Most of you may be tired of reading about the West African Examinations Council and its inability to restore sanity in the administration of very crucial national examinations. However, I could not allow WAEC's recent spotlight in the media to be slipped under the mat without commenting on the issue. As we all know, the examinations administered by WAEC in a way determine the future prospects of many individuals in our dear nation. For this reason, the operations of the council should be of concern to all positive thinking citizens.
Having had the opportunity to take three of the most important national examinations administered by this body- Basic Education Certificate Examination, Ordinary Level Examination and Senior Secondary Certificate Examination, it is very difficult for me to come to terms with the continuous daunting image of the Council.
In recent times the council, which once had a great reputation, has been threatened by some few individuals who out of “necessity” or greed to meet their daily needs or amass illegitimate wealth have resorted to the sale of examination questions prior to national exams. The actions of these individuals are unpardonable and should be condemned by all citizens who believe in important attributes such as honesty and uphold human dignity. One would expect that educational institutions, which serve as agents of moral and character training, would be the ones to promote this culture of honesty. Unfortunately, it appears that honesty may be a thing of the past as the agents of socialization have found themselves entangled in the nasty culture of unhealthy competition.
Today, the unhealthy competition that exists between schools serves an incentive for individuals to take advantage of the system. It is rather unfortunate that many schools in an attempt to maintain a high ranking in the nation have resorted to all kinds of means to receive unfair advantage in WAEC examinations. More so, students who have “wasted” most of their educational career are the most active in the pursuit of examination questions popularly known as “apo.” What disturbs me the most is that schools that are actively involved in this criminal activity may not have assessed the impact such an act has on the students they graduate. Ghana's educational institutions do not want to be the breeding ground for dishonest people who would always want to manipulate any system to their advantage.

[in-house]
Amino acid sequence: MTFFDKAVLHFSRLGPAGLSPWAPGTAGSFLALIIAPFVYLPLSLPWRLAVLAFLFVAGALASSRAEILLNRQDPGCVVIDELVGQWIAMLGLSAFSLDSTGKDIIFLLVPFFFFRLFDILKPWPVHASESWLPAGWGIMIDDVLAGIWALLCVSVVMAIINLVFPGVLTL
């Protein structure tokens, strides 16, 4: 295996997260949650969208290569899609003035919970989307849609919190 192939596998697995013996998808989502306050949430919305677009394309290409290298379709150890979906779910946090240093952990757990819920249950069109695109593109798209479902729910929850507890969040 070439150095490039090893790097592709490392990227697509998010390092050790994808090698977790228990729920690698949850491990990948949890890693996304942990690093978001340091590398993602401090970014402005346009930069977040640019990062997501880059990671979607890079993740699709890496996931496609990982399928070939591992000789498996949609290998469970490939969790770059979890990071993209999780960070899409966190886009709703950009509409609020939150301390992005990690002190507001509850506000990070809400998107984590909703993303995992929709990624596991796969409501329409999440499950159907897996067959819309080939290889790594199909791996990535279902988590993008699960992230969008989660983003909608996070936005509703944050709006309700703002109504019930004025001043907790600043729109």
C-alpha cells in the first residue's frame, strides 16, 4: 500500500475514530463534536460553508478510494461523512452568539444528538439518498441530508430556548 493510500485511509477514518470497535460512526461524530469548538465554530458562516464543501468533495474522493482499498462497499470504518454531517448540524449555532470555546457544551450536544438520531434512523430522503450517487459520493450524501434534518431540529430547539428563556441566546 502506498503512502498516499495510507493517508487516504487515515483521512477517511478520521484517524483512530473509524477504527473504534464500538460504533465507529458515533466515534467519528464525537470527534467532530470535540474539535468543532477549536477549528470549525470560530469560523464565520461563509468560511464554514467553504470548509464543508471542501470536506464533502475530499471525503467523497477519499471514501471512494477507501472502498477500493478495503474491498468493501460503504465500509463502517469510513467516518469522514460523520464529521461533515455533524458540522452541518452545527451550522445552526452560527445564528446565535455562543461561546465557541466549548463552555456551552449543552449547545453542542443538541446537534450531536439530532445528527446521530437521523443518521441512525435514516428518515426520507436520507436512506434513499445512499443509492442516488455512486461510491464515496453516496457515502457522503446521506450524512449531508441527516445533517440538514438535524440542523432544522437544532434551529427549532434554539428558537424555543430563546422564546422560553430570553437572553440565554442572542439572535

WAEC knows the root causes that lead to the leakage of examination questions. It is therefore important that the necessary measures are put in place to restore its image. It is not for me to provide WAEC a memorandum listing the measures that need to be implemented because the council is very much aware of what needs to be done. On this note, I implore the management of the examination council to nip this problem in the bud before the situation gets out of hand. Educational institutions should encourage their students to uphold honesty. Most importantly, institutions are required to provide its students with all the needed materials to enable them prepare adequately for their examinations. Only then can this disgraceful act be brought to an end. In as much as there are dishonest people willing to buy examination questions, the reputation of the governing council can never be restored. In fact, WAEC will cease to be the West African Examinations Council and take upon itself the name Worst Academic Existing Council.
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